By Titus Kakembo
Uganda has more than 30 million block buster stories waiting to be shot. Proof to that is the drought of documented history.
Prominent personalities like former Presidents, QC Godfrey Binaisa, Dr. Milton Obote, Gen. Idi Amin Dada and Tito Okello passed on without penning their memoirs.
“I always read dramatic and strange stories in the media that are Oscar Award winning material,” said the head of the EU delegation Kristin Schmidt. “It is time Ugandans told their own stories. Show the world the wealth of culture here and see what is elsewhere.”
“Film speaks a universal language. It touches people regardless of their social standing, political bias, history or race.” Adding that, “Film is one of the ways to engage and teach each other. It is a cultural exchange which enriches both sides.”
This was during the launch of the Euro-Africa film festival at Theater Labonita Febraury 19 2014.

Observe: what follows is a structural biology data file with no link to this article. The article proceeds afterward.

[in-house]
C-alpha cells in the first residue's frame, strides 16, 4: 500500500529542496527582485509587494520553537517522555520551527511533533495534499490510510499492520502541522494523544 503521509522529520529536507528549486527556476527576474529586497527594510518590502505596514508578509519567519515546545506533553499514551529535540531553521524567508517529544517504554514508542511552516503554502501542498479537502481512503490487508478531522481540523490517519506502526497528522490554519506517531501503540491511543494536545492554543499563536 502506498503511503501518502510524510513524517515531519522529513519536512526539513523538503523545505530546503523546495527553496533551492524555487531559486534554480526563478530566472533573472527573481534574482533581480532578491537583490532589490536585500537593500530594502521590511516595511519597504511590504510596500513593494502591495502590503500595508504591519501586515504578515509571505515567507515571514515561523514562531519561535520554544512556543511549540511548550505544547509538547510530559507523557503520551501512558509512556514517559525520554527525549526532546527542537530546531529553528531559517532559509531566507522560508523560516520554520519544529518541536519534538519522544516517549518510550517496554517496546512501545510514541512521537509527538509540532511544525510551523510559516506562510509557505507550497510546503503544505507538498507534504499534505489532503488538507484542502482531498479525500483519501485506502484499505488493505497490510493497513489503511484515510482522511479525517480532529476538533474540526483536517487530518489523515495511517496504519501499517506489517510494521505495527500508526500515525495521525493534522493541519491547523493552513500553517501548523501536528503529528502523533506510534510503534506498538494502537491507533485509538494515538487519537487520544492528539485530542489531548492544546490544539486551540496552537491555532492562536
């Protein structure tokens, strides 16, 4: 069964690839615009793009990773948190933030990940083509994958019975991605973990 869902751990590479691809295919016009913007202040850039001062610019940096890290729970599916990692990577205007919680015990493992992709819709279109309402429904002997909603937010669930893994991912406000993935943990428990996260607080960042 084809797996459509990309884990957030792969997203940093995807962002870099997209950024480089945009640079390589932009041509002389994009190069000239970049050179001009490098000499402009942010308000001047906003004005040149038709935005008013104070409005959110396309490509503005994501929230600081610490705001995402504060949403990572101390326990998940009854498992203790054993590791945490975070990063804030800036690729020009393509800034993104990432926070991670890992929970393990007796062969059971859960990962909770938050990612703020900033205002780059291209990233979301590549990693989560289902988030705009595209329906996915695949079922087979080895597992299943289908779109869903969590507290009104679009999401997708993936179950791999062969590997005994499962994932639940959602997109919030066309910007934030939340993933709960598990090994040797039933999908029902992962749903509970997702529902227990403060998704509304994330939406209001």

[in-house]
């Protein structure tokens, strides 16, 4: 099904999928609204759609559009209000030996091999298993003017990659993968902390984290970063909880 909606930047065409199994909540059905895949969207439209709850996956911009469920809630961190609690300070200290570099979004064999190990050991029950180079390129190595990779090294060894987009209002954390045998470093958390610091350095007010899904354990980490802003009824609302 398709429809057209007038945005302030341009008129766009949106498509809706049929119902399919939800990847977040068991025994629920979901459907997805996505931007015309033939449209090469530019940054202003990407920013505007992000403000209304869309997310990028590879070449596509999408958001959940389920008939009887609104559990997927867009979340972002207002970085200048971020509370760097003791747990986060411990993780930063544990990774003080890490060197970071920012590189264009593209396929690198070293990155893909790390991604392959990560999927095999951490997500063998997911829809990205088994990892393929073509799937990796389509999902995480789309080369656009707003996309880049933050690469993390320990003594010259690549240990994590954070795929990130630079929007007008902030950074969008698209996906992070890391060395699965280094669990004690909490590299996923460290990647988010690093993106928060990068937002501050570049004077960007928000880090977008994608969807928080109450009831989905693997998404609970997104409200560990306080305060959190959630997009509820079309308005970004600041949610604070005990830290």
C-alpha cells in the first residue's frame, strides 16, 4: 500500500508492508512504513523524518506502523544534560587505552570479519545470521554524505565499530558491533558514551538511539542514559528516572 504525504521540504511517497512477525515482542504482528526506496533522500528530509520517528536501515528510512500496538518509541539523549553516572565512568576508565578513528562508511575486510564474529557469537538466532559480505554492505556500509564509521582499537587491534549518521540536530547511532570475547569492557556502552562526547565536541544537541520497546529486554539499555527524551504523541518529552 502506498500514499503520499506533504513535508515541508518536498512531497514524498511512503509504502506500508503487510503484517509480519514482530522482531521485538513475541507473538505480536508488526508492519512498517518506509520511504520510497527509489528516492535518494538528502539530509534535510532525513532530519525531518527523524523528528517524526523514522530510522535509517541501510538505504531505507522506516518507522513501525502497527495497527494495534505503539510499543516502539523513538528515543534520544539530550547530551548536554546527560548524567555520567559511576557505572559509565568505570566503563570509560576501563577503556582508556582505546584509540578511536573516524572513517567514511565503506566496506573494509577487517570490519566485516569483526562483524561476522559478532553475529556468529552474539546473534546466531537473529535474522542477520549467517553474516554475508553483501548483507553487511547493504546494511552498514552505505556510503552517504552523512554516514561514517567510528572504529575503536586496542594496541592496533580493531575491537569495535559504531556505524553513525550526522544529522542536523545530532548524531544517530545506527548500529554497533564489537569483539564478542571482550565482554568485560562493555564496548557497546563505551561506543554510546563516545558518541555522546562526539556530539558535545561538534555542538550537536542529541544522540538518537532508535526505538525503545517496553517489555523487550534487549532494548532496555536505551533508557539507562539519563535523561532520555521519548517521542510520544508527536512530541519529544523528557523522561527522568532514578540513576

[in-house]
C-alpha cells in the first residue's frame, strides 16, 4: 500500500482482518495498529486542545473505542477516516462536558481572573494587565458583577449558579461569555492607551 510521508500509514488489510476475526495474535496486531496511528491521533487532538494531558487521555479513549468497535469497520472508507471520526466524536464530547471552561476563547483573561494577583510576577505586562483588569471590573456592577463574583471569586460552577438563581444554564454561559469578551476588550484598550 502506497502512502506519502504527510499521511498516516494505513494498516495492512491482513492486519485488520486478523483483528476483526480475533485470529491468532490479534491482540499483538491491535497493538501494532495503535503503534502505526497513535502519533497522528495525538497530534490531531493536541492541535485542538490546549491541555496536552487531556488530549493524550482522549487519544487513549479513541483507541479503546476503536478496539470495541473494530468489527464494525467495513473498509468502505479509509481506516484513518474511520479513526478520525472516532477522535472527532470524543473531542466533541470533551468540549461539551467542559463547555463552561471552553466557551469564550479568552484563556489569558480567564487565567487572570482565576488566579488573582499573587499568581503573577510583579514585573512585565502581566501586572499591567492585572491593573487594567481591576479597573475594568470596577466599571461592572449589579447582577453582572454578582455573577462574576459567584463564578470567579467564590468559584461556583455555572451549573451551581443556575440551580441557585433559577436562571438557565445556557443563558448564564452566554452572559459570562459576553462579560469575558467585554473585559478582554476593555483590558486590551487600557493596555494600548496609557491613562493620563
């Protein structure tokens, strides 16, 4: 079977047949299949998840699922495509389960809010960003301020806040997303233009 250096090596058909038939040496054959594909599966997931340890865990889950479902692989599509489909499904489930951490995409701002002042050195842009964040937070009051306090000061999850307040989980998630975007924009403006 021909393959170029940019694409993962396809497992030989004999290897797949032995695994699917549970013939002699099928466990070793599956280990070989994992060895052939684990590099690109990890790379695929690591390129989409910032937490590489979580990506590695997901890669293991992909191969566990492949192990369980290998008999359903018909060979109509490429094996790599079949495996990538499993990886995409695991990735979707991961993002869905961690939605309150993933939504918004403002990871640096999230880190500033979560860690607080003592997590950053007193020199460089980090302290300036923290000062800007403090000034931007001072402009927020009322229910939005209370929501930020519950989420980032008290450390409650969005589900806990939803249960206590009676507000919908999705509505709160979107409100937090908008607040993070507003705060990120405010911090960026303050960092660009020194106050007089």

The one week festival is screening films supported by EU-ACP support program.
Those written by Ugandans comprise Never Lose Hope by Patience Katushabe, Rastasophical by Arnold Aganze, Guno Mukanno by Sharpe Ssewali, Haunted Souls by Godwin Otwona, Christmas Turkey by Reagan Washiwala and Rough Boy by Fred Kigozi.
Another script writer confided that he is putting together a horror story about a serial killer in Kampala City.
“It is completely fiction although the characters may resemble real personalities but that is by coincidence,” stressed Jennifer Namuudu. “In the script, during the hearing of his case he attempts to knife a judge in the dock.”
Journalists and movie freaks have promised to embark on writing about the culture, politics and history of Uganda.
Previous movies like The Last King Of Scotland, 90 Minutes At Entebbe and Misisipi Masala are some of the old ones that hit the entertainment world like a bomb.